Growing data hampering decision-making of Australian leaders: report

Many feel overwhelmed, stripped of decision-making confidence

Growing data hampering decision-making of Australian leaders: report

Business leaders across Australia have admitted they are feeling overwhelmed by data.

These were the findings of a new study - The Decision Dilemma - which involved more than 14,000 participants across the world, including 1,000 Australians.

The study by Oracle found that 89% of Australian business leaders have stopped making decisions because of the sheer volume of and lack of trust on data.

Nearly all (99%) also believe that the growing number of data sources has limited the success of their organisations.

"Australia understands that data is instrumental to making accurate and reliable decisions. However, today, business leaders and employees are faced with an unprecedented volume of data, leaving many feeling overwhelmed and stripping them of confidence in decision-making," said Stephen Bovis, regional managing director at Oracle ANZ, in a statement.

According to the report, strategic decision-making has become slower (37%) and more opportunities for error were introduced (32%) from managing different data sources with their required additional resources.

The findings come as 95% Australian business leaders suffer from "decision distress," where they feel regret, guilt, or doubt about a decision they made in the past year.

Rethink needed

Current approach to data and analytics is not addressing the challenge of making data work for decisions, according to the business leaders.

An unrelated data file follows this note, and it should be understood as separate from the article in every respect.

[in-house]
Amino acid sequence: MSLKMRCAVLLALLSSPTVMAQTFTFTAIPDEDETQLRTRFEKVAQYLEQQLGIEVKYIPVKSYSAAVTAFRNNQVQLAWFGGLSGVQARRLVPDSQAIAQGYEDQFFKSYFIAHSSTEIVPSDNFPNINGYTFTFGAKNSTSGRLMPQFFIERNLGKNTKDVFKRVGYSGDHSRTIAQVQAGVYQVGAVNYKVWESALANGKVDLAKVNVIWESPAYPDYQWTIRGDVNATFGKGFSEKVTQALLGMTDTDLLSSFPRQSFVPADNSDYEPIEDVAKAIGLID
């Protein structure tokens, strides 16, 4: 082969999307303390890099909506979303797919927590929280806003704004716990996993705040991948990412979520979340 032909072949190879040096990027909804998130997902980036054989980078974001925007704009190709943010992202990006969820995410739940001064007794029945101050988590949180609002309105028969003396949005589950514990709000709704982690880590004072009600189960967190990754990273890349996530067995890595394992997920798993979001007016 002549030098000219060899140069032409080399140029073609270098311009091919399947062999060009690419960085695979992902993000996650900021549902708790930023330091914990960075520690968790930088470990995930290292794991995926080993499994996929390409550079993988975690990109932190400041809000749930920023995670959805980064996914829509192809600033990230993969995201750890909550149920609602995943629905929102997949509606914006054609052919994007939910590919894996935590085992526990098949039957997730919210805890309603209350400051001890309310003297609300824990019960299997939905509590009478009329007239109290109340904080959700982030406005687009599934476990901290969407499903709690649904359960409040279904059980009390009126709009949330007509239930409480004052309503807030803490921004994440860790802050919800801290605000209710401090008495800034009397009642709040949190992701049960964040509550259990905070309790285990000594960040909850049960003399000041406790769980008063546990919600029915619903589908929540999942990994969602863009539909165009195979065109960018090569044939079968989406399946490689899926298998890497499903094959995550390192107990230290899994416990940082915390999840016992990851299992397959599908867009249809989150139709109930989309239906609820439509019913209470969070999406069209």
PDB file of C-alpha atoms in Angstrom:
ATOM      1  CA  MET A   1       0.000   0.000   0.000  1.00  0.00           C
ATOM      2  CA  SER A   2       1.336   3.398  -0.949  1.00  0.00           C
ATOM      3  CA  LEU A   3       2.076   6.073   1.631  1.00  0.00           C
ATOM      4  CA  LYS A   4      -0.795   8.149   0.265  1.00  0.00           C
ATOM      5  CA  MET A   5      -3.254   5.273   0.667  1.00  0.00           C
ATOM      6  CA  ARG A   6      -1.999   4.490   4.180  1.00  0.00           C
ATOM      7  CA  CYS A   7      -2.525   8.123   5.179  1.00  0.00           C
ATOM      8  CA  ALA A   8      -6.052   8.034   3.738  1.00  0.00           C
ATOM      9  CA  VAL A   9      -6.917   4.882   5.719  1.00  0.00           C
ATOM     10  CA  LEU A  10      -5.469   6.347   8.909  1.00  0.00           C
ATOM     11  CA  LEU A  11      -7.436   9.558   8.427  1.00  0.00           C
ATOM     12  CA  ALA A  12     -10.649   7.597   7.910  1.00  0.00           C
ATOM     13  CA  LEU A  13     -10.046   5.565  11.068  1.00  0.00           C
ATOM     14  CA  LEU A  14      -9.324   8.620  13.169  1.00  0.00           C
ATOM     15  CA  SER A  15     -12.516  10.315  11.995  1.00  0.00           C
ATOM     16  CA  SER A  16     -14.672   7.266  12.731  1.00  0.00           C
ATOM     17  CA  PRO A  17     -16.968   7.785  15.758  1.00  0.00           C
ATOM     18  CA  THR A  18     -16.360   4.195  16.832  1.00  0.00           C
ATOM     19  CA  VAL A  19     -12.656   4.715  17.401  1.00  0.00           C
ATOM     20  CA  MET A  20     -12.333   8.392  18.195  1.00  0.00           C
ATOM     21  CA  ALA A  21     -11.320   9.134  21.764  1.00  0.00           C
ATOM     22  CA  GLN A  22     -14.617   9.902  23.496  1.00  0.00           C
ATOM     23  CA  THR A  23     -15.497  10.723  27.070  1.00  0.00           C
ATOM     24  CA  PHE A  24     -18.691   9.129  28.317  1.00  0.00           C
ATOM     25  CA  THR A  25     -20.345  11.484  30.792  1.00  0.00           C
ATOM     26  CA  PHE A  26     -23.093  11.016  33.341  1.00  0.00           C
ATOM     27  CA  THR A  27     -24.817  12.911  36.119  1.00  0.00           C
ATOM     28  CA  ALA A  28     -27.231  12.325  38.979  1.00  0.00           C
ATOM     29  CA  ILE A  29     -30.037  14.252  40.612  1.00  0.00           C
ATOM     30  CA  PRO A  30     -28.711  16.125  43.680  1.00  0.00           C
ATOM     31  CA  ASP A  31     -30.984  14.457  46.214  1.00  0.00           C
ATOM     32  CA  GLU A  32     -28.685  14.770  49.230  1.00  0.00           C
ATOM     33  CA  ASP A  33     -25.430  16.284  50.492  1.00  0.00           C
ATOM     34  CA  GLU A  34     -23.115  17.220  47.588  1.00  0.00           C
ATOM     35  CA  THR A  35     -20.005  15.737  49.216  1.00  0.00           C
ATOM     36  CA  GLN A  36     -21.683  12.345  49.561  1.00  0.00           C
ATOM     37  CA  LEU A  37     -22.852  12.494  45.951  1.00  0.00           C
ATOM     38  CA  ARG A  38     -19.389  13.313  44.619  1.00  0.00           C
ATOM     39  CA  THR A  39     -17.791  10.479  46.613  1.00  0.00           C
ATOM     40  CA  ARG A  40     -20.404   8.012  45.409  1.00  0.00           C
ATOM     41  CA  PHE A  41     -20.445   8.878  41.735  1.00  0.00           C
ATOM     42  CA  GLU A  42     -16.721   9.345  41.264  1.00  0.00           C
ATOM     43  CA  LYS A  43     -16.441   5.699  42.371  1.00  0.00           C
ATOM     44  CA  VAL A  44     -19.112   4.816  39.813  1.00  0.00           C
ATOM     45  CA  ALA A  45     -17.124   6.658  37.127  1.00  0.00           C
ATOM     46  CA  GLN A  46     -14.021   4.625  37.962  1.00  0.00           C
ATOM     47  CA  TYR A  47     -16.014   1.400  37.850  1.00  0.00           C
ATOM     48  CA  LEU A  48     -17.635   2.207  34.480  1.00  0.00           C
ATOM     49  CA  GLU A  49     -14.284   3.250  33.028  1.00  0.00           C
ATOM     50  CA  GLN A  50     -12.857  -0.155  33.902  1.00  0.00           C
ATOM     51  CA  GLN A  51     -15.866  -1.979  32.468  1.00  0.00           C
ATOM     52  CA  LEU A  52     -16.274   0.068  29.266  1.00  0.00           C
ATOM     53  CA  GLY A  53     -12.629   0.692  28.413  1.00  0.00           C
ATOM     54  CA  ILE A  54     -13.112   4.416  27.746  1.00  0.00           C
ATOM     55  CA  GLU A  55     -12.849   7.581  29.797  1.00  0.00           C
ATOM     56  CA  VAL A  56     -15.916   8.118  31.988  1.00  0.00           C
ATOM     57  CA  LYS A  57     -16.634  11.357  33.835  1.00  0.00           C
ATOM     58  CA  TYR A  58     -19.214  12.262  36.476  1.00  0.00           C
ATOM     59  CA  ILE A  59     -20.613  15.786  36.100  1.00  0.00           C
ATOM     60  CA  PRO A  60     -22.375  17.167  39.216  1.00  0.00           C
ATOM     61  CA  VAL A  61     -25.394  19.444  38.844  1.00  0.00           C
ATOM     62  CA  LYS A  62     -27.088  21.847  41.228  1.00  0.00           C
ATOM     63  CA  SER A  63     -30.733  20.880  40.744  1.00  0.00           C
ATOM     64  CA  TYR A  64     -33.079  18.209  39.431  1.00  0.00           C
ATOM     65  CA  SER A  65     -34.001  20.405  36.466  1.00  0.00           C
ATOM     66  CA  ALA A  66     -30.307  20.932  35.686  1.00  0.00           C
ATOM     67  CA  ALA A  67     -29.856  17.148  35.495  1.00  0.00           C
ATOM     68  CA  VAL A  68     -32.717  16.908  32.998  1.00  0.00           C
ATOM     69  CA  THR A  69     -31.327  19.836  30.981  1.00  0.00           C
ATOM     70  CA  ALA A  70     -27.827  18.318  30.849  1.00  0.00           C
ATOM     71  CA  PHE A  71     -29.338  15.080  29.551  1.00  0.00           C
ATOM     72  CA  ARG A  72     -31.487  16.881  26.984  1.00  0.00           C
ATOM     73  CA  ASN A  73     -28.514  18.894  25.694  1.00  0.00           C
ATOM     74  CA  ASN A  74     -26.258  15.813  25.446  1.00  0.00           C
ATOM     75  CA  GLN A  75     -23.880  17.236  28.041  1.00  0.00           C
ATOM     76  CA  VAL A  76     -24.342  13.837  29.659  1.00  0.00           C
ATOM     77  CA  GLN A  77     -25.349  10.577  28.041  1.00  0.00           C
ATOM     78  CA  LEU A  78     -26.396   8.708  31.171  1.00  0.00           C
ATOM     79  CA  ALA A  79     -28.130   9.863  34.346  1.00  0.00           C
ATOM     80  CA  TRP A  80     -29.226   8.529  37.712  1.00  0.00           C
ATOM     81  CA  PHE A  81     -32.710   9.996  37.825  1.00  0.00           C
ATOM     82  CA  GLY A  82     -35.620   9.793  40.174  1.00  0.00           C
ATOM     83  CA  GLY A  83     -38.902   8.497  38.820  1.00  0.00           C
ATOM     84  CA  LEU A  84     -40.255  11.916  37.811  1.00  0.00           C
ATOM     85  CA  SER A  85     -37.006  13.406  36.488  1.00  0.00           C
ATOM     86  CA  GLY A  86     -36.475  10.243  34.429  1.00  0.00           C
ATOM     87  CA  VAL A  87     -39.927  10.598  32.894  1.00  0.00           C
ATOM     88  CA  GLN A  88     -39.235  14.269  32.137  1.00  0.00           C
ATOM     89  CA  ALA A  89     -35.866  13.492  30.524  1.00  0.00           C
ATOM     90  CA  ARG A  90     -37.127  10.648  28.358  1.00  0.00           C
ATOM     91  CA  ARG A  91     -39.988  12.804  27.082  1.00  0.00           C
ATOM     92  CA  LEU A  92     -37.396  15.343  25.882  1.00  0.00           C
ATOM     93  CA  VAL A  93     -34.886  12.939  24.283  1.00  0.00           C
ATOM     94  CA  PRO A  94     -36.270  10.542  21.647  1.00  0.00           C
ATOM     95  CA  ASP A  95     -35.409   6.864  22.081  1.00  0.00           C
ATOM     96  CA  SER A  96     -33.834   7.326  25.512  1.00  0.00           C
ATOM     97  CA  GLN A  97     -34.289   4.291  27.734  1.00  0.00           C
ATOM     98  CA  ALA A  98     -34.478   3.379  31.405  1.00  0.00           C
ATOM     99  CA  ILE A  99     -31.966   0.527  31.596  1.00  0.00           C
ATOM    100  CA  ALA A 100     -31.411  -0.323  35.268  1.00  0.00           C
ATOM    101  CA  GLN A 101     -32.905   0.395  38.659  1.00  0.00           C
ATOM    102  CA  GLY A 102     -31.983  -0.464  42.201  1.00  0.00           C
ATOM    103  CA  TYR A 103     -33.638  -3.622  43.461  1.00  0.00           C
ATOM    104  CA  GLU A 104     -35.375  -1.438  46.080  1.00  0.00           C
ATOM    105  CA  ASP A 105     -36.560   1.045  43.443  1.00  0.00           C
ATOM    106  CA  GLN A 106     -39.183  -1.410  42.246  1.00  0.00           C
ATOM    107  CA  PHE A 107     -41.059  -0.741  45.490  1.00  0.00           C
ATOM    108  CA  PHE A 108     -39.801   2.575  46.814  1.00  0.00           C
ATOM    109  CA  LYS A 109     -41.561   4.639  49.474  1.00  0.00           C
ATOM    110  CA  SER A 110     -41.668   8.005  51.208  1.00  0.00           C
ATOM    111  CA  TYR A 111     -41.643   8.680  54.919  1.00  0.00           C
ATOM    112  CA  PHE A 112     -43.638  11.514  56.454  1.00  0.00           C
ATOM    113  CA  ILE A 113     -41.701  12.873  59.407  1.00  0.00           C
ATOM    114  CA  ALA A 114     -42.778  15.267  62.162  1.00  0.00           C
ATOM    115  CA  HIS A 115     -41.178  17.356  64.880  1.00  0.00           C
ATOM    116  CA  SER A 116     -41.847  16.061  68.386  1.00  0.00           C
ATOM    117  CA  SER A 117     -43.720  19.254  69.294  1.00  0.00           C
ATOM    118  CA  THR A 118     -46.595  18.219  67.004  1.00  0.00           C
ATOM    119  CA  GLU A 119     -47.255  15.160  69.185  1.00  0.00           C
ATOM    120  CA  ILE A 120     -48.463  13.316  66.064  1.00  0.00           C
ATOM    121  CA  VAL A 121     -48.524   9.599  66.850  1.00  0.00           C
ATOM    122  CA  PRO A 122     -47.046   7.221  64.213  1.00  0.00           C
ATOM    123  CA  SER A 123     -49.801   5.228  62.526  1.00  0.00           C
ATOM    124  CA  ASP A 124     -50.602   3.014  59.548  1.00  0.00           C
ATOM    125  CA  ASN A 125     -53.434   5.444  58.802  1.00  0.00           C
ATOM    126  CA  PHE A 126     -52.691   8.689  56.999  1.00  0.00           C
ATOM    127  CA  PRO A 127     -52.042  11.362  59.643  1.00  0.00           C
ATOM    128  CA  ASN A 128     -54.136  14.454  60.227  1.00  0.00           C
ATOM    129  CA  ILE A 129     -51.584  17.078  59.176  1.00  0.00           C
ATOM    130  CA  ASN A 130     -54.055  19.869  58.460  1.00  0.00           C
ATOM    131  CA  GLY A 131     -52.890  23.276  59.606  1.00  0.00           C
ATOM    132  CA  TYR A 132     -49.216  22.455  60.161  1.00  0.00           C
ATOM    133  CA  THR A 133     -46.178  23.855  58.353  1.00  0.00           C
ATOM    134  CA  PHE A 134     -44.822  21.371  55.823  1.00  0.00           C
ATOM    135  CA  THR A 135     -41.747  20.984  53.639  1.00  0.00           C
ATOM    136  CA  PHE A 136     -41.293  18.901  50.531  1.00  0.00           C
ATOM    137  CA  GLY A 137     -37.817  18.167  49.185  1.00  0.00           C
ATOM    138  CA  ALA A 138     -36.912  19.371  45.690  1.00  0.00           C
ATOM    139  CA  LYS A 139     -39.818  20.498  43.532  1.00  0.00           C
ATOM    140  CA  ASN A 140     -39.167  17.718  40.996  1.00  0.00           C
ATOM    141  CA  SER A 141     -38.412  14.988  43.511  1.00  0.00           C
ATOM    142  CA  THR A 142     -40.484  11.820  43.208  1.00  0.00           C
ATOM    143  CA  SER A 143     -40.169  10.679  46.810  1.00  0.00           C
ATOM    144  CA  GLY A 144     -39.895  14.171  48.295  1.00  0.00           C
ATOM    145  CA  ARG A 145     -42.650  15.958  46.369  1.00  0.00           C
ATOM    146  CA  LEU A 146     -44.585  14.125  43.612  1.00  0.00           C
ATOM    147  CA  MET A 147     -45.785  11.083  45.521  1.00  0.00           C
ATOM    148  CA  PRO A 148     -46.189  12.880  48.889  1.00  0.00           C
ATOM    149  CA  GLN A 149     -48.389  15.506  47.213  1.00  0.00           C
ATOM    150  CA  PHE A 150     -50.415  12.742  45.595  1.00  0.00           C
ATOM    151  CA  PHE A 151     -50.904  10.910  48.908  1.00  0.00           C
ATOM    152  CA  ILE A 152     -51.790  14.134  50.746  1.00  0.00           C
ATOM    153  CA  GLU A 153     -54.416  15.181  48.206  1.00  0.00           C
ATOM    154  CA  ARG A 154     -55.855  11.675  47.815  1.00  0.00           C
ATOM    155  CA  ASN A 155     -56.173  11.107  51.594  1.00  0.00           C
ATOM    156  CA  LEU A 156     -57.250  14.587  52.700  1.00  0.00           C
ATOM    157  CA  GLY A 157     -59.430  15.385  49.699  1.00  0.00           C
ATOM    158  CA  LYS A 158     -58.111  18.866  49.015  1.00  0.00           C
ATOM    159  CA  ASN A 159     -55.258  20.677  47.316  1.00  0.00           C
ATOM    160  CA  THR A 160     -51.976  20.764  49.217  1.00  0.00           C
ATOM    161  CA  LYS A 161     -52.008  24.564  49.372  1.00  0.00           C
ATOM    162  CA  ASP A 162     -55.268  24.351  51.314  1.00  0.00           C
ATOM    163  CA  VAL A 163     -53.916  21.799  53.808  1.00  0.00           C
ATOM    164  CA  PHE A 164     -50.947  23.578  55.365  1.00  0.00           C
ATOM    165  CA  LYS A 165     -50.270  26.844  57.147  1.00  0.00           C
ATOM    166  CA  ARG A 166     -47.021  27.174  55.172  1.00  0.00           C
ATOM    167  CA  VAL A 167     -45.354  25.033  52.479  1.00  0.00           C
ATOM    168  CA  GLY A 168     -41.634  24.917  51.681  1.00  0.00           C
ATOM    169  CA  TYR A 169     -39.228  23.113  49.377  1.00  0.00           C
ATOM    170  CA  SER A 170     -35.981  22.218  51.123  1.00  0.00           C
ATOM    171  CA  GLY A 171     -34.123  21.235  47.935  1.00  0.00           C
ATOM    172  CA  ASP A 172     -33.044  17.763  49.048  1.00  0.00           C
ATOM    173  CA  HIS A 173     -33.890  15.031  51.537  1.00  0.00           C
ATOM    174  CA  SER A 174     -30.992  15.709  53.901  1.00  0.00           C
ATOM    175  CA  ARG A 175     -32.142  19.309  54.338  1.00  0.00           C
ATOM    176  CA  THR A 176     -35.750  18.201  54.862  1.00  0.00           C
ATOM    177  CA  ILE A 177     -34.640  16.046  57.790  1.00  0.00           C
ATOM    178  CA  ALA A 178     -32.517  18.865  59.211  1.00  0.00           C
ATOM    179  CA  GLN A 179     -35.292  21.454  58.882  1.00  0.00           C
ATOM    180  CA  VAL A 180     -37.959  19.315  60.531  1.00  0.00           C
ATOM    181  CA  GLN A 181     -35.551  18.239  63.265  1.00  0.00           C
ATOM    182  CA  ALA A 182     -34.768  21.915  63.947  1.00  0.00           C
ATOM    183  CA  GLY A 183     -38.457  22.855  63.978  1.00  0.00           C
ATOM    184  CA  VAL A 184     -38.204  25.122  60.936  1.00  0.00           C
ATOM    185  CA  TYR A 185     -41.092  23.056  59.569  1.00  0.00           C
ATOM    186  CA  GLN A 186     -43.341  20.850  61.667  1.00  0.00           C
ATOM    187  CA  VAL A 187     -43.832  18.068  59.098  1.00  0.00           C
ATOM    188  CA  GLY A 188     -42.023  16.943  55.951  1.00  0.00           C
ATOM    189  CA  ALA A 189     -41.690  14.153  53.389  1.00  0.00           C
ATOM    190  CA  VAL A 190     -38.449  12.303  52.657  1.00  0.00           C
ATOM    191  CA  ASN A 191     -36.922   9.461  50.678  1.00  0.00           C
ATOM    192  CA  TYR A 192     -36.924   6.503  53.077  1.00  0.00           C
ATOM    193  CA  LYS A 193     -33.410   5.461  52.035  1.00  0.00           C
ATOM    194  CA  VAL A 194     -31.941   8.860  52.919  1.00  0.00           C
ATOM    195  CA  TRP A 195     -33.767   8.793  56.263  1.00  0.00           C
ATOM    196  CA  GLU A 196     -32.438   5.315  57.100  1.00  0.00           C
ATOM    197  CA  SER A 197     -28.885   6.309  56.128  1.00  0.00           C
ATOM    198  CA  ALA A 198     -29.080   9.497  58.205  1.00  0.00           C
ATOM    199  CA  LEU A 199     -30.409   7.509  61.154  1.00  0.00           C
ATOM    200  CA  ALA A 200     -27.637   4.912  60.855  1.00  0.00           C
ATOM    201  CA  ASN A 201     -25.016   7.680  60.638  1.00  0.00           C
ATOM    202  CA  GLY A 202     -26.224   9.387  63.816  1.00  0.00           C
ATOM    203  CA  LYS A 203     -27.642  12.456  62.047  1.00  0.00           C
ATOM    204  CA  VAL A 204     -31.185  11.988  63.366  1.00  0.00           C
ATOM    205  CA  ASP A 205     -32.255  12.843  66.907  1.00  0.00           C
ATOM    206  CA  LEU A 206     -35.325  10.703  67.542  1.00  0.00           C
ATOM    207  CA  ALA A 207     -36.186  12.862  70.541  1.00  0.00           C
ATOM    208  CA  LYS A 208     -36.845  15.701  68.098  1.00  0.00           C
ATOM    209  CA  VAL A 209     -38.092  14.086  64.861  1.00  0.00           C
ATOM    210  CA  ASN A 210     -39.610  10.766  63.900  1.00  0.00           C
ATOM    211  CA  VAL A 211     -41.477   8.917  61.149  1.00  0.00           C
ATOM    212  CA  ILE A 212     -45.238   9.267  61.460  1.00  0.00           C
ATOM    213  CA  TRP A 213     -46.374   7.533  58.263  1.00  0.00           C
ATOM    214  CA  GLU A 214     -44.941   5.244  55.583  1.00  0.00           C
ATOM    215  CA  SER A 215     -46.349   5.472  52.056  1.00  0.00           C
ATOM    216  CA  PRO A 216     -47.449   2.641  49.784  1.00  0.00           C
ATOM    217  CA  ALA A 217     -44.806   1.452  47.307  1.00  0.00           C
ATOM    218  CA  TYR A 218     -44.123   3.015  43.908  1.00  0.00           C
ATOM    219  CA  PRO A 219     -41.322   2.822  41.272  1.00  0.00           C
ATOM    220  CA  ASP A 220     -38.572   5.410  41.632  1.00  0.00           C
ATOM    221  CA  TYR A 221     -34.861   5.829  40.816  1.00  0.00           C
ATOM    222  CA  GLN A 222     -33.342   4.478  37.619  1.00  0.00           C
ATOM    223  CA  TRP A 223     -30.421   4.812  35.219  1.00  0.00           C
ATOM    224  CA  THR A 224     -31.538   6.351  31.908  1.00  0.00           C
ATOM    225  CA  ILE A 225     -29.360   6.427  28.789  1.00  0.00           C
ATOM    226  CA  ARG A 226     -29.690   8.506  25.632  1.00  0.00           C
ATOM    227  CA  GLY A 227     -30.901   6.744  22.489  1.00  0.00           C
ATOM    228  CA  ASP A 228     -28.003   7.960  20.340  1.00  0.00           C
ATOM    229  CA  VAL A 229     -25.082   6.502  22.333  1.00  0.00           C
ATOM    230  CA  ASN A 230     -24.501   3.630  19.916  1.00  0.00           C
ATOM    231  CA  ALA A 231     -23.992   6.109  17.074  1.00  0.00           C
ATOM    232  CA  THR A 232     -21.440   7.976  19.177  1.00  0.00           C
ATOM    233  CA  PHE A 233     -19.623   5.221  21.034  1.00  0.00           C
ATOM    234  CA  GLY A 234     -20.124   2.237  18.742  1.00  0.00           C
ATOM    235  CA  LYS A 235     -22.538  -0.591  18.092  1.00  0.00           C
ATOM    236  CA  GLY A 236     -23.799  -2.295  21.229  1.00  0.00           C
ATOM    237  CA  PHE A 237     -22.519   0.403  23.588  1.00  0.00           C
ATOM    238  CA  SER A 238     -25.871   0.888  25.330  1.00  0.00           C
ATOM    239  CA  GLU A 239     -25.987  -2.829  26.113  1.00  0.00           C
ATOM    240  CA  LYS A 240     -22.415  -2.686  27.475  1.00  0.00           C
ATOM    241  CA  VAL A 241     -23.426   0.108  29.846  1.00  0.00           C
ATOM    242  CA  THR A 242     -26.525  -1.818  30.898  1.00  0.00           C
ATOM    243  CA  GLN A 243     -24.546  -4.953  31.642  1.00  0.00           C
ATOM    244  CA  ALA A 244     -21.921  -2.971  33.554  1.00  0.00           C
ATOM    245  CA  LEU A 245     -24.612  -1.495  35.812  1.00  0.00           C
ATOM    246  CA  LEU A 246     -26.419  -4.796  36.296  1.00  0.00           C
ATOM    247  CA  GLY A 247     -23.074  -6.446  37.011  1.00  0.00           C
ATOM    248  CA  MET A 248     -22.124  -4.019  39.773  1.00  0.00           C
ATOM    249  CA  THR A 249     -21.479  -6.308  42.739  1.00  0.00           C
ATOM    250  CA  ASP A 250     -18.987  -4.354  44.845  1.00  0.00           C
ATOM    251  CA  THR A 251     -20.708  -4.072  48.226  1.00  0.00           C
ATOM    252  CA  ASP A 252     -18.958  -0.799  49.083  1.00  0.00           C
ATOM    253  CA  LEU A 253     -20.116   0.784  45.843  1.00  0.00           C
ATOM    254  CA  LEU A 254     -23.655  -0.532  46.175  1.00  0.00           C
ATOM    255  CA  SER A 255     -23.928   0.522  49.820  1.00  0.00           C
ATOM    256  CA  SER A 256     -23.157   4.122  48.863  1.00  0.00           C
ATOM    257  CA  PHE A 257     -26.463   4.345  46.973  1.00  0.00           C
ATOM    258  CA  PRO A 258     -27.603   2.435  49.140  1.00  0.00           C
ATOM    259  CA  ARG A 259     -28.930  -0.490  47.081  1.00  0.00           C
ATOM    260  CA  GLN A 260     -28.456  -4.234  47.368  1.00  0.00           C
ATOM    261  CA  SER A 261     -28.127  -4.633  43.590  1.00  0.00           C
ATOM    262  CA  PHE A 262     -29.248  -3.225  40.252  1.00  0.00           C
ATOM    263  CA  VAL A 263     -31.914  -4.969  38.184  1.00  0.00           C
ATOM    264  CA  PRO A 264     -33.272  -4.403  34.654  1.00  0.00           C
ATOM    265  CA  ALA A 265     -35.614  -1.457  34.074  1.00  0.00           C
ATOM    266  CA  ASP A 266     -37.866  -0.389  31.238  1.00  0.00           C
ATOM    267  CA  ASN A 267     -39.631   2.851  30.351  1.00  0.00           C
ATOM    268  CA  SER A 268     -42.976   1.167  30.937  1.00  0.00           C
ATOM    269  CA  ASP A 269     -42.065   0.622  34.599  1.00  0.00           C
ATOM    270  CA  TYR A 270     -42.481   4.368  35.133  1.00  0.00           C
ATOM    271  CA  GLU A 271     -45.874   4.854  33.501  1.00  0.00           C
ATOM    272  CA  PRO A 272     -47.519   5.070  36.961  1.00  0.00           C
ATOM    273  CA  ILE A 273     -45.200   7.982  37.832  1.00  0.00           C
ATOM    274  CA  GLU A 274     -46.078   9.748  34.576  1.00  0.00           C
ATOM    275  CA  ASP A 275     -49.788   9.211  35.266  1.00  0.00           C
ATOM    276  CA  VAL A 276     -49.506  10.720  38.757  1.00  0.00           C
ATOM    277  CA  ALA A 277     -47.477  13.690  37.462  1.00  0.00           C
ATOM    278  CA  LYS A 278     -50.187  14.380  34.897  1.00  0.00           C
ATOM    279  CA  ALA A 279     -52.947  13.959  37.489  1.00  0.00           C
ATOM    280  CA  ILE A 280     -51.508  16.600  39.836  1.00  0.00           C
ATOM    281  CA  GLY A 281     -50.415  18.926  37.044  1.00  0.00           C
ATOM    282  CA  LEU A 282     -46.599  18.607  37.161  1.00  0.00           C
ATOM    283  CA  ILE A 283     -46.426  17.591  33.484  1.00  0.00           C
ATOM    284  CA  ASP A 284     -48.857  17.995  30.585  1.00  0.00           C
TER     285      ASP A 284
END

For 89%, dashboards and charts do not always relate directly to decisions that they make, while 90% said most data available is only helpful for IT professionals or data scientists. In fact, 90% of Australian business leaders said they often make decisions and then look for data to justify them.

"The hesitancy, distrust, and lack of understanding of data shown by this study indicates that many people and organisations need to rethink their approach to data and decision making," Bovis said.

In an ideal setting, the respondents said they want data to help them:

  • Make better decisions (34%)
  • Reduce risk (35%)
  • Make faster decisions (34%)
  • Make more money (38%)
  • Plan for the unexpected (32%)

Having the right data and insights would then help them make better decisions on the following fields:

  • HR (99%)
  • Finance (99%)
  • Supply chain (9%)
  • Customer experience (98%)

This shows that Australian business leaders understand the impact of the right data for their organisations, according to the report, which was carried out by Oracle and Seth Stephens-Davidowitz, New York Times bestselling author.

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